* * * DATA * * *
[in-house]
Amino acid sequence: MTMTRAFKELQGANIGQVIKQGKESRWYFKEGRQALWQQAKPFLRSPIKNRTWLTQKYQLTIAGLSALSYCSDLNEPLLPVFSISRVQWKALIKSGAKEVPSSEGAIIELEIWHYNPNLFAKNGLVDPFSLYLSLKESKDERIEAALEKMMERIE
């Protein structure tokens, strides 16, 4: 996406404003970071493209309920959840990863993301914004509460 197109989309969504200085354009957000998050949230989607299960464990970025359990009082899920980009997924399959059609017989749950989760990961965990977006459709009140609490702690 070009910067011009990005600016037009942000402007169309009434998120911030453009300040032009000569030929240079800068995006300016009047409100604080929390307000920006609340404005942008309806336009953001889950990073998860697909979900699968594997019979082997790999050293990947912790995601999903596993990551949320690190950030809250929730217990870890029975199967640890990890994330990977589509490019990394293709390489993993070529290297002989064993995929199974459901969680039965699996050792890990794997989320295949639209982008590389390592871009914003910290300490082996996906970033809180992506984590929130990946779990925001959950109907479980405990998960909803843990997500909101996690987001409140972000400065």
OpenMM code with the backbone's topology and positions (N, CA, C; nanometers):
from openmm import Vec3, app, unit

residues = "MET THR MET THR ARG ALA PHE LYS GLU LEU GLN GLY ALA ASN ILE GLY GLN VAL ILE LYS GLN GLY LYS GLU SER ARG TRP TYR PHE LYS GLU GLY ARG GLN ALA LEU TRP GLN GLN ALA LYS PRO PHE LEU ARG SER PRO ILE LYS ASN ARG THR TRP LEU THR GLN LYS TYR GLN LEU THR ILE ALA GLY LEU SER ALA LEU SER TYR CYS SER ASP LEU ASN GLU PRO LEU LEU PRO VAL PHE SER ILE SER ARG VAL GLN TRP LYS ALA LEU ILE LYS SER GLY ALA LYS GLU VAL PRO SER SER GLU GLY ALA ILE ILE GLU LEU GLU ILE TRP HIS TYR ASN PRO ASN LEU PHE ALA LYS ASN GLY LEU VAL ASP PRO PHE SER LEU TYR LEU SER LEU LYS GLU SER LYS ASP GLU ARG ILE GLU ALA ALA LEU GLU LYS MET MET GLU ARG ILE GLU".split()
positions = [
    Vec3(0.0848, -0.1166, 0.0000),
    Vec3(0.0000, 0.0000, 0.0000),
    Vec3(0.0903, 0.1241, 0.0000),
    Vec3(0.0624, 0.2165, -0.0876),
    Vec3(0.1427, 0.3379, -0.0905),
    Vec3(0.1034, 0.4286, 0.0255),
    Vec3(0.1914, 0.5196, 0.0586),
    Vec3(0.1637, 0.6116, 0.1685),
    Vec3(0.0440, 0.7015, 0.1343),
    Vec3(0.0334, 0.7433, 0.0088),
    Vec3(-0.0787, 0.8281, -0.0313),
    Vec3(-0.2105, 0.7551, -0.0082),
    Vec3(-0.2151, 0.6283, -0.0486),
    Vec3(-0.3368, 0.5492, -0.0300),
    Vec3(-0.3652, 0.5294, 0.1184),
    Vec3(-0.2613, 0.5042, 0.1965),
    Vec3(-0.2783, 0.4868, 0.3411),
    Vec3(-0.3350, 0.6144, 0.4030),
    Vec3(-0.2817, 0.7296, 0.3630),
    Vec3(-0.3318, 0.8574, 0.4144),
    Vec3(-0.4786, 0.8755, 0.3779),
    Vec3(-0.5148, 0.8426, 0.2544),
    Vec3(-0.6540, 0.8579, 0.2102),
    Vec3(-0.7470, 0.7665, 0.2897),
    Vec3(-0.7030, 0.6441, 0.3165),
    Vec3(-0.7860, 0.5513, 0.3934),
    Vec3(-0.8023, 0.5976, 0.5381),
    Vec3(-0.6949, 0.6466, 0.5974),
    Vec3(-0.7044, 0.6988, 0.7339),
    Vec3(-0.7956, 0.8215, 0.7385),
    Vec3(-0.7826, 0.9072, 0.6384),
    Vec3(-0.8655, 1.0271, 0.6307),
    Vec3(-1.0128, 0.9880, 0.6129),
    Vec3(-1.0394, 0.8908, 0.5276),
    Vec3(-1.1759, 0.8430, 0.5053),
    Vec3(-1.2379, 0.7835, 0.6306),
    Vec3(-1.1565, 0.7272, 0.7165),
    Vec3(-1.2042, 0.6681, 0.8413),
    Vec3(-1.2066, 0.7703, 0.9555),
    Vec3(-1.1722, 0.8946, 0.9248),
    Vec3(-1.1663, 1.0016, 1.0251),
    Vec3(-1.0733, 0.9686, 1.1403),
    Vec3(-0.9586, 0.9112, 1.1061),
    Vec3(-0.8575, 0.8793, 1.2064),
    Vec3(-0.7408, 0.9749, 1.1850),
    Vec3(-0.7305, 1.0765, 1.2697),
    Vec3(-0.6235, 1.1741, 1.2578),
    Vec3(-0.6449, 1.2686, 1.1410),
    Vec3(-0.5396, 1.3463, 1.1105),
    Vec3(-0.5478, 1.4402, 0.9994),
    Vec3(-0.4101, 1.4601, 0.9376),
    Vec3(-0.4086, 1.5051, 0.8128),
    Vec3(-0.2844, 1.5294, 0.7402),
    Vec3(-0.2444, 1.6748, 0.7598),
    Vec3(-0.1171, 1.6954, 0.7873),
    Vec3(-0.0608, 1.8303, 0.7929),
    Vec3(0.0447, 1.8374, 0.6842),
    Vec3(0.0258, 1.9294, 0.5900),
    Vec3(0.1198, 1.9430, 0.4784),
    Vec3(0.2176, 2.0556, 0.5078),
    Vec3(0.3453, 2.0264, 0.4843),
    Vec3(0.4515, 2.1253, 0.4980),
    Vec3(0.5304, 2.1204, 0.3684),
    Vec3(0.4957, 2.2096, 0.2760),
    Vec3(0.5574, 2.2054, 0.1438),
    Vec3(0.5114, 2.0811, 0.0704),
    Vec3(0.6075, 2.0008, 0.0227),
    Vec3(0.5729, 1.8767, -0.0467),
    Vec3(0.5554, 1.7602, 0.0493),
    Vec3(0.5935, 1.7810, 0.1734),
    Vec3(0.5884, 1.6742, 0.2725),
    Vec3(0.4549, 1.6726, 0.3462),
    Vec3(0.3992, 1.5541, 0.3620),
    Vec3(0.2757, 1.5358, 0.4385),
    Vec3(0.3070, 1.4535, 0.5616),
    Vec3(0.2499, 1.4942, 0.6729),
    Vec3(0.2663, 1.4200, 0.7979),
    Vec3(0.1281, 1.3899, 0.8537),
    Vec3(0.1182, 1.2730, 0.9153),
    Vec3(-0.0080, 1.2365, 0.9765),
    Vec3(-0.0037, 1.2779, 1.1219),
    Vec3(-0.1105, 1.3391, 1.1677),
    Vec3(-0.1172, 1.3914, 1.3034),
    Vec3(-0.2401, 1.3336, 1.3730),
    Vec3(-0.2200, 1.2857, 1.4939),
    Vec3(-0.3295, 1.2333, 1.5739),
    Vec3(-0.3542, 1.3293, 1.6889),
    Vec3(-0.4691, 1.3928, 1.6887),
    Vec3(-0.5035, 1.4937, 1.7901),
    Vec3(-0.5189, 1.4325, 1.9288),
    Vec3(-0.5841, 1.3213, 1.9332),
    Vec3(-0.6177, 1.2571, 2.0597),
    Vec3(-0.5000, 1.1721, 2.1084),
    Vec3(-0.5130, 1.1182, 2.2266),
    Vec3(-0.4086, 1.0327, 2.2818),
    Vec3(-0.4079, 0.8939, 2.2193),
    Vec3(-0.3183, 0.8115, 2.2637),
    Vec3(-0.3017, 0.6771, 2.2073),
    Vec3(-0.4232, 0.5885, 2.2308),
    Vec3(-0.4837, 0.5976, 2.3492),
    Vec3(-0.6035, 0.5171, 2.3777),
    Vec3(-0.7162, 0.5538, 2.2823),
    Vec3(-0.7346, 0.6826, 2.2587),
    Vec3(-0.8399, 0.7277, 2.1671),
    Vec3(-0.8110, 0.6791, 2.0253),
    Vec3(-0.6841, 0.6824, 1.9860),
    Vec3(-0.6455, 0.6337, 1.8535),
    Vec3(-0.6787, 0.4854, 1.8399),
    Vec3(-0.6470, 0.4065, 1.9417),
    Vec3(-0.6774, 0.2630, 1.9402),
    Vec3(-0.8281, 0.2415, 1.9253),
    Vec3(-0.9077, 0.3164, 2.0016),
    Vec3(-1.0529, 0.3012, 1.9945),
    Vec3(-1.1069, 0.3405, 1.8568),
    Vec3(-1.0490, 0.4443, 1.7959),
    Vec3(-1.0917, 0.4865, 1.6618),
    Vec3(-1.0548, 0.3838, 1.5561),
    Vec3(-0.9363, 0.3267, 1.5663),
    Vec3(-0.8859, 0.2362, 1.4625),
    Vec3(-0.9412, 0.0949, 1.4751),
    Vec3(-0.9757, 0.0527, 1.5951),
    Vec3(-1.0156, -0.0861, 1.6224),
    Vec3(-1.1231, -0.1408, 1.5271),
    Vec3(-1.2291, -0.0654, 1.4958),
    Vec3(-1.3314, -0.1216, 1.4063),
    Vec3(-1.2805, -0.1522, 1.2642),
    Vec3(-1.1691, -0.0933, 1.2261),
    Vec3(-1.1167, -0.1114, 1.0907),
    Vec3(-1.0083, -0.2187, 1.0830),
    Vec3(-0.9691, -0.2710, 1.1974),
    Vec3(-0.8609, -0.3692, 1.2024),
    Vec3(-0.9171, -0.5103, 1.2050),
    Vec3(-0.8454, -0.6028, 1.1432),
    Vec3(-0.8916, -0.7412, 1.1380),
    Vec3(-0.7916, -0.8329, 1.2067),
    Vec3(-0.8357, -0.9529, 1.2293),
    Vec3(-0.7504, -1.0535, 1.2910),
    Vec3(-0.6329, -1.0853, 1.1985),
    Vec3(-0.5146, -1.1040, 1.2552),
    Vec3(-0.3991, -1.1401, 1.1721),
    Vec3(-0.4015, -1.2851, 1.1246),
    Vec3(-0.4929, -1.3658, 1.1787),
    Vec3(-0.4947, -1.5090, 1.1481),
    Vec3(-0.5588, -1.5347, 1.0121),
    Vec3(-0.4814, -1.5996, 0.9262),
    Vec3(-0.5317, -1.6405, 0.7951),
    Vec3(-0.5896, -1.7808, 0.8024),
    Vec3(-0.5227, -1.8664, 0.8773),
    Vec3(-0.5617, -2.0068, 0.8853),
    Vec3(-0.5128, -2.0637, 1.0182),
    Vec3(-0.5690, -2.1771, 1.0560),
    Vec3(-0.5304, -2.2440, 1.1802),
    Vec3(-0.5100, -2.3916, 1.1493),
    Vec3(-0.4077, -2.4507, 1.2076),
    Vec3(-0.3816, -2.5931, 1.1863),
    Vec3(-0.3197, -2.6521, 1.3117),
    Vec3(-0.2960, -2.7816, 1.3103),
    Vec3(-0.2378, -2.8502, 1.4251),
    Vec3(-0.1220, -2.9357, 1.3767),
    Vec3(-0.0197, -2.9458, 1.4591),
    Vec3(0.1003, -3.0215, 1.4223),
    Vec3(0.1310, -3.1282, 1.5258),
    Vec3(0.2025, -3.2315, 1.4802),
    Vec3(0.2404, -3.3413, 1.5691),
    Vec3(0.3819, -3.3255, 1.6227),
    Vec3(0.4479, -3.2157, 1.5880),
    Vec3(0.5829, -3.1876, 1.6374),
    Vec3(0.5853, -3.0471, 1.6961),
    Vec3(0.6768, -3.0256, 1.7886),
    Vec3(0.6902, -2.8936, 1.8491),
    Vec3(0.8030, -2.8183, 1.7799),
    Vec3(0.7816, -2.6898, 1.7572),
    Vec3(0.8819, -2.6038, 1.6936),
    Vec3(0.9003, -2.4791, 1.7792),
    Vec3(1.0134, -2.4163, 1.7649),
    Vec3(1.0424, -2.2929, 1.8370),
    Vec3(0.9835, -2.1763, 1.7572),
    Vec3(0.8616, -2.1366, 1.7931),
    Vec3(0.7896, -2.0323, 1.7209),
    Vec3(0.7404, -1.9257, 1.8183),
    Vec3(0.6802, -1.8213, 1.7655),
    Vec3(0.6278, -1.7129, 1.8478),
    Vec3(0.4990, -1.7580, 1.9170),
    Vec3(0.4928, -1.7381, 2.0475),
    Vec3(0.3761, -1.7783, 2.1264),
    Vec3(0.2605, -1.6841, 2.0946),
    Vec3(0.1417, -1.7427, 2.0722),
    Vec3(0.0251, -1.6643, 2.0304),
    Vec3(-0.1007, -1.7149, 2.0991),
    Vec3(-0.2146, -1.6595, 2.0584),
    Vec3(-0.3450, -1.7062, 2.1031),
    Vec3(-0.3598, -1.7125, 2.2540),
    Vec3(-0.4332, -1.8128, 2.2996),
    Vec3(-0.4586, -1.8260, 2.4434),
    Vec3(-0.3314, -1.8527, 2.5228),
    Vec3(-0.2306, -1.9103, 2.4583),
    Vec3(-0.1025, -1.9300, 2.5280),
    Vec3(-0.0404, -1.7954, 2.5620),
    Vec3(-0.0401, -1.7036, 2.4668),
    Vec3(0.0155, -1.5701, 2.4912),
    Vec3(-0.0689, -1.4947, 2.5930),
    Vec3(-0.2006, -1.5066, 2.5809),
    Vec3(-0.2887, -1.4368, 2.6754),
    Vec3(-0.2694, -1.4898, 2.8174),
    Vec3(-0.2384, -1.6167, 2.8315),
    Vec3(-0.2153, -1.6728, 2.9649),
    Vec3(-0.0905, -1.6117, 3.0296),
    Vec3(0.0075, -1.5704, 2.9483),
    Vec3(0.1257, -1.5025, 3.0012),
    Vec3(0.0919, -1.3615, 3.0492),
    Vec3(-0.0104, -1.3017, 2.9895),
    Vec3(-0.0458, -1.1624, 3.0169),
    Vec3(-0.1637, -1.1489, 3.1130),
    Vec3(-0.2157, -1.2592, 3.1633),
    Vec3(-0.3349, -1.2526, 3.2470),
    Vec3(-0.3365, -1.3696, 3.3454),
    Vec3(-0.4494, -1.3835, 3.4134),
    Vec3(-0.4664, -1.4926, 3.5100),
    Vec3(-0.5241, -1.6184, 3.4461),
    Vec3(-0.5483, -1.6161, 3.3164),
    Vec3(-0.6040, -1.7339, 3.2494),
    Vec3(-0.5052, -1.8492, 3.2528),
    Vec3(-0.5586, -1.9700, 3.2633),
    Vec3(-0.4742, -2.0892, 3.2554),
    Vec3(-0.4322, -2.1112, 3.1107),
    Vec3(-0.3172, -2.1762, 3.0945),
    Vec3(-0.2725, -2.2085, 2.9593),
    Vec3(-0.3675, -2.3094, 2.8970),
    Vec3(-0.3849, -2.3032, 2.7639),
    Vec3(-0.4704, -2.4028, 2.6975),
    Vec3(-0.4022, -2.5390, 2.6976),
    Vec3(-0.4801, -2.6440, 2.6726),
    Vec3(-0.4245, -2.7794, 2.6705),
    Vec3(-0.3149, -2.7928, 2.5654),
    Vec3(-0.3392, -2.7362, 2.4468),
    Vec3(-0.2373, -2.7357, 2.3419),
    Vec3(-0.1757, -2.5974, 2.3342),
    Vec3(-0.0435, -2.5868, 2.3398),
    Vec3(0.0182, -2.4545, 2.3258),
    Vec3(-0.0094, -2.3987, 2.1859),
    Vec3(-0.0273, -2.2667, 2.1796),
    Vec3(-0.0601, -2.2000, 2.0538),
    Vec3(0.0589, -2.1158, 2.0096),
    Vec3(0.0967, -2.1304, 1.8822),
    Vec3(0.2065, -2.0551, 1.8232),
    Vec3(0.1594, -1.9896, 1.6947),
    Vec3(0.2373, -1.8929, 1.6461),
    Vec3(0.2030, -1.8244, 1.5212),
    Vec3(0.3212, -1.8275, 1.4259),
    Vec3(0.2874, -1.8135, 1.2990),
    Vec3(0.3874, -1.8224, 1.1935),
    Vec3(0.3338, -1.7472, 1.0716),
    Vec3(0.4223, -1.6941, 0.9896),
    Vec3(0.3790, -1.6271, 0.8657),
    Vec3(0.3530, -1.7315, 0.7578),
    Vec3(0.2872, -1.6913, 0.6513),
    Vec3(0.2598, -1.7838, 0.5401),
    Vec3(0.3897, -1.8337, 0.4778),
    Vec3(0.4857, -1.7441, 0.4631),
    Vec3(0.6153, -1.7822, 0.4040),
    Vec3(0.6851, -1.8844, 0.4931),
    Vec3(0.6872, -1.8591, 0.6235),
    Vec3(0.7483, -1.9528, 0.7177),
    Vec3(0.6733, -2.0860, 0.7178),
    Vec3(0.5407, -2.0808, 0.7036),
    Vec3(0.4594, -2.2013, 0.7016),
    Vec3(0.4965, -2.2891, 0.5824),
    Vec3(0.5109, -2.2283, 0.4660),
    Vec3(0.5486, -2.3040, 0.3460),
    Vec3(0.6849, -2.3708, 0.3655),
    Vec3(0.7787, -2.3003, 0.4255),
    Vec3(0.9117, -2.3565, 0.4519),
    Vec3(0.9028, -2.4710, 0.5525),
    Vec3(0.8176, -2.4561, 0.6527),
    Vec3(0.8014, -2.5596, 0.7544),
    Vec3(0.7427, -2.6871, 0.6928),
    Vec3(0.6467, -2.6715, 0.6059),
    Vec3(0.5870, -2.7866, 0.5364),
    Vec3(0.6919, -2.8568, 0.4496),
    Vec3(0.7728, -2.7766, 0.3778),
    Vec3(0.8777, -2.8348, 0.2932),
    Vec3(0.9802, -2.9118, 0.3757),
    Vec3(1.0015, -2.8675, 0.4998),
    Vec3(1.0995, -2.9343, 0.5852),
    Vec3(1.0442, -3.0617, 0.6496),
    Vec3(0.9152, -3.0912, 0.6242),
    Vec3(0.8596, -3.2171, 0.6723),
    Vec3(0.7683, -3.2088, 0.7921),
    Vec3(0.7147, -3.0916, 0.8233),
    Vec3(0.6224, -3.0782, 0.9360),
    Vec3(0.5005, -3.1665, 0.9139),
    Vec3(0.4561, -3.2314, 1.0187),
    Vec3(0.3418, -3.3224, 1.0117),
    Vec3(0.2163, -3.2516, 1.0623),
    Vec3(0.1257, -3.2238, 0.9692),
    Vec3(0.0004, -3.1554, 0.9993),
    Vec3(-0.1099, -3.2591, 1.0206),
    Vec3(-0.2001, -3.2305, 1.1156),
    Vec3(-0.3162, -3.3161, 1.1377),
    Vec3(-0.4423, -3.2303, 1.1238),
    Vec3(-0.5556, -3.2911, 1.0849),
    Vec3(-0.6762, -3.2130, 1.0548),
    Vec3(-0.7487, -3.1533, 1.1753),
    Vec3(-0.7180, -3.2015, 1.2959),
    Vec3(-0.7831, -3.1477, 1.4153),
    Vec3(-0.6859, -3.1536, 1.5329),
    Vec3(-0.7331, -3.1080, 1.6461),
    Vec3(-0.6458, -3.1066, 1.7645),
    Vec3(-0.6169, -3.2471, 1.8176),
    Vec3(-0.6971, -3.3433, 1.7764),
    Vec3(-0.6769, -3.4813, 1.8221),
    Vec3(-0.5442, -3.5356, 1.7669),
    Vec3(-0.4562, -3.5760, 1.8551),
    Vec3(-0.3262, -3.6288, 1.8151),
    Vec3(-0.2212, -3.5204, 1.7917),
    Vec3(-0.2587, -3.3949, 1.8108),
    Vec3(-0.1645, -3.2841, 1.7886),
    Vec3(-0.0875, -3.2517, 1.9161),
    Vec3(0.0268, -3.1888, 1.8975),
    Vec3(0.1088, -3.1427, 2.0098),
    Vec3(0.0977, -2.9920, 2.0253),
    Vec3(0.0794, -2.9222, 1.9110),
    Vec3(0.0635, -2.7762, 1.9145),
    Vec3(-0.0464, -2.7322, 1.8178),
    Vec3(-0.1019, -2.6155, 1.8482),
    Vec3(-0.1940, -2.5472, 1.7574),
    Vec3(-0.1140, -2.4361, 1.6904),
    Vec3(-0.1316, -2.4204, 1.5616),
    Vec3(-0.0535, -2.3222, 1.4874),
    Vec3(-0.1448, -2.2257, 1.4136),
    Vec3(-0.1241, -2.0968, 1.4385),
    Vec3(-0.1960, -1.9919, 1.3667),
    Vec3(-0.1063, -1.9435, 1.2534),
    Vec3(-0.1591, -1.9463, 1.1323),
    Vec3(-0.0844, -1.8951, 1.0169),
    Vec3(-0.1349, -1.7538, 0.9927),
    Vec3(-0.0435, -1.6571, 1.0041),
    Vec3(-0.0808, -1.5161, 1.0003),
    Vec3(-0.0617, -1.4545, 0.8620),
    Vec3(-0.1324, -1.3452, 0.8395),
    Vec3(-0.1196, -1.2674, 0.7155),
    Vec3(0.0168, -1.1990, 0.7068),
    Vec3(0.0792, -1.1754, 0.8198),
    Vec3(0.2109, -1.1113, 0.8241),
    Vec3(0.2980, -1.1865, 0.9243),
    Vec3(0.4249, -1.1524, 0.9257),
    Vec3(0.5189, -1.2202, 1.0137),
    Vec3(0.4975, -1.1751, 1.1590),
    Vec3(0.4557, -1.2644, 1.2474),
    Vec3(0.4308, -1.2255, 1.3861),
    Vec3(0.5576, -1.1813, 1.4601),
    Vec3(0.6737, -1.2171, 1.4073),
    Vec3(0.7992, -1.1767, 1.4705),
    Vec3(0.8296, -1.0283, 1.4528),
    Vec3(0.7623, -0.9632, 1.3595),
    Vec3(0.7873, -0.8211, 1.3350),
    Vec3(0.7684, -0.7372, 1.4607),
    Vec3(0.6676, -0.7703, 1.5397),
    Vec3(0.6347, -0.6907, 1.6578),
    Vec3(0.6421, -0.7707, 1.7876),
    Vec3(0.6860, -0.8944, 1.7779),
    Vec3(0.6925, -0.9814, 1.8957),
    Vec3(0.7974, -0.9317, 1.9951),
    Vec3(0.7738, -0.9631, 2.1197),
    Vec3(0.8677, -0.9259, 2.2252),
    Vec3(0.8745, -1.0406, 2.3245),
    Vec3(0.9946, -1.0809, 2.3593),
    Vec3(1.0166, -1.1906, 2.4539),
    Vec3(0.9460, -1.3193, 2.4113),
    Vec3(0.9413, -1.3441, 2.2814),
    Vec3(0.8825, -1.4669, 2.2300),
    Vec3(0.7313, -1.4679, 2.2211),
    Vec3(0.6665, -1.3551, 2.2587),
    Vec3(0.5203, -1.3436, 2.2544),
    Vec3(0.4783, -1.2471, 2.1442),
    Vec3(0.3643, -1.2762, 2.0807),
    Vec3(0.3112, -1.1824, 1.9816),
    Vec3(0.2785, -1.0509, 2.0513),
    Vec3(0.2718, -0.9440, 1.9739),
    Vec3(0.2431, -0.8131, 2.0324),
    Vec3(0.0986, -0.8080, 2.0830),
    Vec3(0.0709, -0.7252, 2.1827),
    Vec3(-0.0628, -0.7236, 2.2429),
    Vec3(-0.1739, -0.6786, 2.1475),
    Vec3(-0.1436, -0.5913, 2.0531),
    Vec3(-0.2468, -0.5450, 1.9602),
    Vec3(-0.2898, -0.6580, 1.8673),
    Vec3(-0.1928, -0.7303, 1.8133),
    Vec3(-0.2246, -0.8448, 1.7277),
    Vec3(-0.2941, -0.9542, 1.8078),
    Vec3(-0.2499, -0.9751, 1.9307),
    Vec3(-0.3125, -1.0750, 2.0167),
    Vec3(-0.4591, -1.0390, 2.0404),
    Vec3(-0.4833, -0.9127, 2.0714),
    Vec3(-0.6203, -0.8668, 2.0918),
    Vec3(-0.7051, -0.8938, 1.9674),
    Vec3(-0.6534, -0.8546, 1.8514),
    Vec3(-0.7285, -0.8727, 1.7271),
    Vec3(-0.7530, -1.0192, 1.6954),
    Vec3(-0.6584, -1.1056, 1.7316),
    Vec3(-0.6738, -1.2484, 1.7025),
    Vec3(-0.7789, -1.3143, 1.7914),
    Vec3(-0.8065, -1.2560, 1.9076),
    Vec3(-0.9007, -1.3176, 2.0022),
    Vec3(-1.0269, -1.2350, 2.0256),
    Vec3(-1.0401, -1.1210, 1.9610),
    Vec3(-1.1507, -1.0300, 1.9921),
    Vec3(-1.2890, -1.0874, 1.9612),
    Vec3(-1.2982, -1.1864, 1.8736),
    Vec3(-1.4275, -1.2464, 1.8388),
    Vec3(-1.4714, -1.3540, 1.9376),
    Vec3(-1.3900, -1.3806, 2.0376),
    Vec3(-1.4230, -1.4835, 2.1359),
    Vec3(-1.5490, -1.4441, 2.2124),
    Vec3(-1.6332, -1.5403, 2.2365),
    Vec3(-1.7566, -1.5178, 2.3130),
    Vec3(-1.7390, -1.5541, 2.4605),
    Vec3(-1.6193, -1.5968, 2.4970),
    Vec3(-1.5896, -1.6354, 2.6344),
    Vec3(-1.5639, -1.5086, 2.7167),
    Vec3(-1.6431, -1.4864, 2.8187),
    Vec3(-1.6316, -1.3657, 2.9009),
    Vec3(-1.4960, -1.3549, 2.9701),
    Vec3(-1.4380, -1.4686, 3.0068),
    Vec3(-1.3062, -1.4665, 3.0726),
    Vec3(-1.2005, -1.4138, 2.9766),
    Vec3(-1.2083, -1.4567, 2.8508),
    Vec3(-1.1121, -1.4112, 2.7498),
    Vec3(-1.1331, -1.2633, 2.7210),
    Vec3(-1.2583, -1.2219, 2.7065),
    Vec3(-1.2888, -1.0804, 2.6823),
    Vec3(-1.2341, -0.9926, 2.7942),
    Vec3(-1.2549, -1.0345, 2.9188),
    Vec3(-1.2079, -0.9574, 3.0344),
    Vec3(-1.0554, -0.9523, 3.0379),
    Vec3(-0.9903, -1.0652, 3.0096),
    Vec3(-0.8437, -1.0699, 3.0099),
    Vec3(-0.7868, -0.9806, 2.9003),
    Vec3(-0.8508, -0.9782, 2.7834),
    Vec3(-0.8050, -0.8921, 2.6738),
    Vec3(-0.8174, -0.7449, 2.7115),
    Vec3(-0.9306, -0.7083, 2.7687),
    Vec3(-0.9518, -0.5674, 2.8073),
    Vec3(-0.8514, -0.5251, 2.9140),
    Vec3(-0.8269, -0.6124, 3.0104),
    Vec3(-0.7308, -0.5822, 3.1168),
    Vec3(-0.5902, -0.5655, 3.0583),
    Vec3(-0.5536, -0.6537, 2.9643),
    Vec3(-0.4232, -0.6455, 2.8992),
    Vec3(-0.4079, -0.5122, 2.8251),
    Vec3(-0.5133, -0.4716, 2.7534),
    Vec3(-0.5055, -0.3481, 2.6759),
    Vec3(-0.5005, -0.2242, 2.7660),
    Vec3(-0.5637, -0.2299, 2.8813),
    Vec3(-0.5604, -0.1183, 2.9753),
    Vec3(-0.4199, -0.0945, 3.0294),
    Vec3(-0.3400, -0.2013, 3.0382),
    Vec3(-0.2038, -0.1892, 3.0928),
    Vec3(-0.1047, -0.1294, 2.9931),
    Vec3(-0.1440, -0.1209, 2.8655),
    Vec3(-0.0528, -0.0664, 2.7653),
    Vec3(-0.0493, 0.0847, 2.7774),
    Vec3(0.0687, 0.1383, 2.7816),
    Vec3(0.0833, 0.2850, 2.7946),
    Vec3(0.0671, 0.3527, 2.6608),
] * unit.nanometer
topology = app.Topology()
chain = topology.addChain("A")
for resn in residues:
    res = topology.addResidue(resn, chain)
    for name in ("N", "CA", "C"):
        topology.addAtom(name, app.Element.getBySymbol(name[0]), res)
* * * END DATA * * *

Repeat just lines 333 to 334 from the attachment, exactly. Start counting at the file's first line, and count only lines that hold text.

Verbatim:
    Vec3(-0.1940, -2.5472, 1.7574),
    Vec3(-0.1140, -2.4361, 1.6904),